[Disclosure: I am the founder of the Epic Privacy Browser which blocks ads because they almost always involve trackers/tracking]

> I think that if adblocking grows, a system will come up where users pay a monthly fee to not see ads on content sites & that fee is distributed among the sites.

But that's a kind of ransom, and once established, the payments could only become larger. It would be like a government demanding tribute with no benefit to the payer, just so they won't invent a reason to throw you in jail. Oh, wait, that's already true. :)

Seriously though, if a pay-the-advertisers scheme were to be considered, wouldn't it make more sense to pay individual websites a subscription fee directly? That would be more efficient, and by being focused on specific sites it would improve the relation between quality content and income.

Obviously if a website had reliable subscribers, they could do away with the advertising. So could television and radio. I don't fully understand why this isn't the model, but I suspect it has something to do with people thinking they're getting something for nothing. But if we've learned anything from nature, it's that you only get nothing for nothing.

I used to wonder this, but eventually I figured out that most of the major browsers are controlled by players who profit from the ad tech ecosystem, and will ensure that ad blocking is always an opt-in option. A large majority will always use default settings.

The same thing that happened when TiVo let you skip TV commercials.

If you're on ThePirateBay or are looking up song lyrics all the time you have good reason to use adblocker, but most ads sent intrusive enough for the average person to care about. Therefore there is no need for a tech arms race.

Popups were extremely annoying and came with malware that was on almost everybody's computers. But I highly doubt Adblock will ever reach anywhere near that level of saturation.

My wife had her work computer infected with malware by an ad that was served on the main page of one of the biggest news oultets in Germany. That single instance reportedly caused thousands of infections. Since then I unconditionally recommend adblocking.

Also, if you are browsing the russian part of the internet, you should block everything you can (ads, js, flash).

Other than the ad networks, who's surviving and growing their business off of ads, really? Like, who's in the business of ad clicks and the business of content? TechCrunch, et al. So, handshake coverage deals, just like now. Samsung is willing to pay a lot more for your site to proclaim its love of Samsung's new device than it is for some annoying little 150x150 ad, no matter how many times you show it.

It flashed over my screen for a millisecond.

huh? what's that? a pop-under? did I turn ad-block off again?

2 days after their "publicity" campaign launched, things like...

"we have detected you using an ad-blocking service. Your wait time before this video plays has been increased"

...started to show up on various websites.

If "ad-blockers" become widely used, they will stop working effectively because the advertisers will have to make sure their ads are "seen".

Ad blocking has already become widely used. Adblock Plus, the most popular ad block extension, reports over 150k downloads per day. Adblock (not affiliated with ABP) also reports over 20 million users. Adblocking in general is growing over 43% per year.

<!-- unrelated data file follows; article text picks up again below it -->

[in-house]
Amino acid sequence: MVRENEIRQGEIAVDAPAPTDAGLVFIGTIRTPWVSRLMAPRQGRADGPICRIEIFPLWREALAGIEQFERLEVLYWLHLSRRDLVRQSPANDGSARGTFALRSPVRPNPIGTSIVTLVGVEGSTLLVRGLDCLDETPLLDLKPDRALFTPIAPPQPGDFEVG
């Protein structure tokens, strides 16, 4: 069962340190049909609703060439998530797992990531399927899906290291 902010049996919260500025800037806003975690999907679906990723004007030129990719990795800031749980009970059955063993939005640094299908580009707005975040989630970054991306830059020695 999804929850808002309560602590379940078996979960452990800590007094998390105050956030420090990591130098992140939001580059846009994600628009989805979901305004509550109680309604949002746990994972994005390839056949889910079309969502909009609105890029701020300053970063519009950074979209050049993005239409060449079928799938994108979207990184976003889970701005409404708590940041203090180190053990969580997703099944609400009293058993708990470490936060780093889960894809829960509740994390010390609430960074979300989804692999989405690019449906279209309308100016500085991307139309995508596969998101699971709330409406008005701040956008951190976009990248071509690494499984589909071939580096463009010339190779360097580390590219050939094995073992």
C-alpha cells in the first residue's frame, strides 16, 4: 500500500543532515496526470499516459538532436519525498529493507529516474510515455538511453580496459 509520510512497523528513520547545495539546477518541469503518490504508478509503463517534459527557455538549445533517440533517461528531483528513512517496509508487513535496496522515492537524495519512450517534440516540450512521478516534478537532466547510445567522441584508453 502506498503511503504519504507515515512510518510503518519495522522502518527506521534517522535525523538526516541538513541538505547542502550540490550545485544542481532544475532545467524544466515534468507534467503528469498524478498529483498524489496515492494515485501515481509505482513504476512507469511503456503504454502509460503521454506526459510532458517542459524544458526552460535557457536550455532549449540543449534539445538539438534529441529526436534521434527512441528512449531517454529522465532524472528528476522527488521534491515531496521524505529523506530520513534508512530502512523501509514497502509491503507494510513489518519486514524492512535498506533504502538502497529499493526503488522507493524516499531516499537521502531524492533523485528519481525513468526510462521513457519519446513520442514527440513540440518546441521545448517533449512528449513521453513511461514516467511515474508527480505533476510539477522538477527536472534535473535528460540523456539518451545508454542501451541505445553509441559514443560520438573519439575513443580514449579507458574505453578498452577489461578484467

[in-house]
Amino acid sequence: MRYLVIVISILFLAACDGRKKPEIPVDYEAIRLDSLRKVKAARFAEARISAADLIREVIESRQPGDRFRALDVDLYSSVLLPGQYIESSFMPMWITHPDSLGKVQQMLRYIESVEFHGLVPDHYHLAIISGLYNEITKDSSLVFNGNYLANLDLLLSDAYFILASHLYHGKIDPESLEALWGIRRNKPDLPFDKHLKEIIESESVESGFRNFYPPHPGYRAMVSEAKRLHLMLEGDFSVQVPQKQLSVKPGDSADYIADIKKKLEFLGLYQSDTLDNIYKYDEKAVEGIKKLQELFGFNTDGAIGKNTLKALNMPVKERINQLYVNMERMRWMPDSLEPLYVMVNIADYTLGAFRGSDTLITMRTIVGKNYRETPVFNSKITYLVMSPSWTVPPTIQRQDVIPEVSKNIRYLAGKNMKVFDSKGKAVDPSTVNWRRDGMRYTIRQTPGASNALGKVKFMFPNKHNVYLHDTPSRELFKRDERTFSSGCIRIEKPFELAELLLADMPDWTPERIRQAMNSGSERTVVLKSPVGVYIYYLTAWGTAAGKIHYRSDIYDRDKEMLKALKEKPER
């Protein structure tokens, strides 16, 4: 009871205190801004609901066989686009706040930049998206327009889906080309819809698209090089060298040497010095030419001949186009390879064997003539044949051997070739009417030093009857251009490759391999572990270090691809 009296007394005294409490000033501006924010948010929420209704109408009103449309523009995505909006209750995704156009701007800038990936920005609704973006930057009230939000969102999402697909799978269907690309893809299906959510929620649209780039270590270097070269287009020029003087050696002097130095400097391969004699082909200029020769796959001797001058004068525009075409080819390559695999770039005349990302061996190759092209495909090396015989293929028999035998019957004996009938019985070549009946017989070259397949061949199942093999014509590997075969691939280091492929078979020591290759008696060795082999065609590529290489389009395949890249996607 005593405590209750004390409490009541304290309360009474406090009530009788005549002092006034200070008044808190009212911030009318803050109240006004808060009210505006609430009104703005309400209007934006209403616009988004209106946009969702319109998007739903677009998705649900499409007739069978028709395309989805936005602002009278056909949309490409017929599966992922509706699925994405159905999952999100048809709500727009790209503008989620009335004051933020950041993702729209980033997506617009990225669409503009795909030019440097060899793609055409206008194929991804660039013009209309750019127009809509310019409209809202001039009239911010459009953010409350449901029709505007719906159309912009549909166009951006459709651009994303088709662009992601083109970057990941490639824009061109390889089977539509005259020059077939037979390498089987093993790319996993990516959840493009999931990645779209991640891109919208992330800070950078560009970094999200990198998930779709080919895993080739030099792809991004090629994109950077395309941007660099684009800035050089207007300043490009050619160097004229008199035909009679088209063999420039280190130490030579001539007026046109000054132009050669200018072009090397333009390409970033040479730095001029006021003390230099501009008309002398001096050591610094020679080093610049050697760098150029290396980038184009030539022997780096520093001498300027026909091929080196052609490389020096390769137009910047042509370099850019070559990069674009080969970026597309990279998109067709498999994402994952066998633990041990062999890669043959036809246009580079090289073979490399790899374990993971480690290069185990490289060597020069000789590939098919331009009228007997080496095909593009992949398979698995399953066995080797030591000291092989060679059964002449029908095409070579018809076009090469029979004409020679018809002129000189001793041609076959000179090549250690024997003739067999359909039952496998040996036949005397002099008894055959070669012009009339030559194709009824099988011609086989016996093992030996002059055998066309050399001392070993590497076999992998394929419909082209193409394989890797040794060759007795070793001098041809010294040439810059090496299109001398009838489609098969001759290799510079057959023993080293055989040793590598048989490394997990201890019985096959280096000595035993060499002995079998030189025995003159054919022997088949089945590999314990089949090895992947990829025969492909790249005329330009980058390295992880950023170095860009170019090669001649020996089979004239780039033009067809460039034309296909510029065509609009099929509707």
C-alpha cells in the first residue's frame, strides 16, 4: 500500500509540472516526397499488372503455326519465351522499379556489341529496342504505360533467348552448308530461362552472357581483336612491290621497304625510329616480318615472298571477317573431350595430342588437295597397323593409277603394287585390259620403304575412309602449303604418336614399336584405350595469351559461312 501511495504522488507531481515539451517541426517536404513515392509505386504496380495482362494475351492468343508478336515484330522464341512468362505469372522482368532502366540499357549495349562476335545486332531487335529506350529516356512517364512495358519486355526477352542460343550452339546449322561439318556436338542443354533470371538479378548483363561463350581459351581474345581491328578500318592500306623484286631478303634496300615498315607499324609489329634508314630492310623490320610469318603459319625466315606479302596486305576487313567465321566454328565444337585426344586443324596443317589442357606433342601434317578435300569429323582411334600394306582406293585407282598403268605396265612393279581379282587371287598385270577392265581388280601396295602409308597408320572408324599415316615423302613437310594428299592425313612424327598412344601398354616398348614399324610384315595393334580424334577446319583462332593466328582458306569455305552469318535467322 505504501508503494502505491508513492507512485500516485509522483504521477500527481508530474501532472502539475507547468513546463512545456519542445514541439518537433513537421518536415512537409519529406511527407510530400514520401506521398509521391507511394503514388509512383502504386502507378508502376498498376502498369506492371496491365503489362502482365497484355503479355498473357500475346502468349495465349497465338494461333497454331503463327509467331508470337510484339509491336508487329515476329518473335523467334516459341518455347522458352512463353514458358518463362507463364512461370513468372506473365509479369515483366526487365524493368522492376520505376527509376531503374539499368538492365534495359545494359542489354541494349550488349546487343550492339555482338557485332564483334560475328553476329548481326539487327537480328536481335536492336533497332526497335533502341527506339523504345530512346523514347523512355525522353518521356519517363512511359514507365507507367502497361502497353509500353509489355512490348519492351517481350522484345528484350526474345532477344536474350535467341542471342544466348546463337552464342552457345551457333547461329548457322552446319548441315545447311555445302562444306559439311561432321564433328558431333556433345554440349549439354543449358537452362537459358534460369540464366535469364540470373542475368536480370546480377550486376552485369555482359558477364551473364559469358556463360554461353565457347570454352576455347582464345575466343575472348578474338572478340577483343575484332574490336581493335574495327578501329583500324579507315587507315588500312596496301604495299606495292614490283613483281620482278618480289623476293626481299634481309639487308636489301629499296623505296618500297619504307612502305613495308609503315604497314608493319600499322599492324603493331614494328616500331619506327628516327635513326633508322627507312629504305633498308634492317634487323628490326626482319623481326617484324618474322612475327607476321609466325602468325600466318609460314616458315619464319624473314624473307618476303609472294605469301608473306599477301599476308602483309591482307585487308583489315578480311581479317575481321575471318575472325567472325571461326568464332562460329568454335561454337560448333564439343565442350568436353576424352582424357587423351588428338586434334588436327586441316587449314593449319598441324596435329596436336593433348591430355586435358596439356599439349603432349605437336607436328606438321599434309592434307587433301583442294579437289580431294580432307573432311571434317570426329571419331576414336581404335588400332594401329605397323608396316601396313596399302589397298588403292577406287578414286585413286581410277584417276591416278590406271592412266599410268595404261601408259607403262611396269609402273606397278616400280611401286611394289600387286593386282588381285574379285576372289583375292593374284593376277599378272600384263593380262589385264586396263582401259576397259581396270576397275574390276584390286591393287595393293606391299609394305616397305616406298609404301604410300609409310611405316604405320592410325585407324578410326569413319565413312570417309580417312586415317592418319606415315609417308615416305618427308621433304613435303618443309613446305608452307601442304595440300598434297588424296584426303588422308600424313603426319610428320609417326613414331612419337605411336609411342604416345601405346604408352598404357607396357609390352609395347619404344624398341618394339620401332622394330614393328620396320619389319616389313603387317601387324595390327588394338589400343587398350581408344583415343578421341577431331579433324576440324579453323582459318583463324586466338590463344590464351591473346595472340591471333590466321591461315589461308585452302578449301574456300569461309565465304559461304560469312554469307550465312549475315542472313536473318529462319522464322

We aim to educate the internet about adblocking. You can read more here- http://blog.pagefair.com

FYI: vanilla safari on iOS does not allow for ad blockers, and I wouldn't be surprised to see future devices prohibit them as well

I think the use of adblockers has plateaued. In my experience, most people just don't mind ads that much. For example, if someone else installs an adblocker, they'll leave it on. But if they get a new computer, for example, they won't bother to go and install it themselves.

I suspect everyone on hacker news works too closely with websites to make predictions without the myopia that comes from being an "expert". I'd rather ask an advertiser what they would do if users blocked ads. And even that will predict little.

The content on the web could gradually begin to resemble an ad in and of itself. We're seeing this to an extent now in other forms of media, with the growth of (increasingly shameless) product placements, promotions, etc in movies and TV.

What will happen when everybody uses an Ad Blocker? I can think of two positives;

The Advertising Industry will finally wise up and realize that the consumers do not like having Ad's forced upon them interrupting their content. This will cause the Advertising Industry to Innovate (which is sorely needed, and good for business)

Online based Businesses will realize that Advertising is no longer an effective Business Model, which will lead them to charge for their content and/or services. Over time this will eliminate the concept of Freemium and reinforce the concept of paying for stuff (which is sorely needed, and good for business)

The other scenario is that the whole freemium model may disappear and you end up with more paid for/subscription models for a lot of sites.

I would imagine they'd move to some sort of out-of-band method, where the servers use something akin to WebHooks (or maybe just WebHooks themselves) in order to rotate their ad stock, rather than loading the ad on-the-fly from a 3rd party site upon each visit. This would allow them to maintain an ad network while still serving the content from the same domain as the ad.

The web will simply stop being an effective advertising medium. No big deal. There are plenty of others.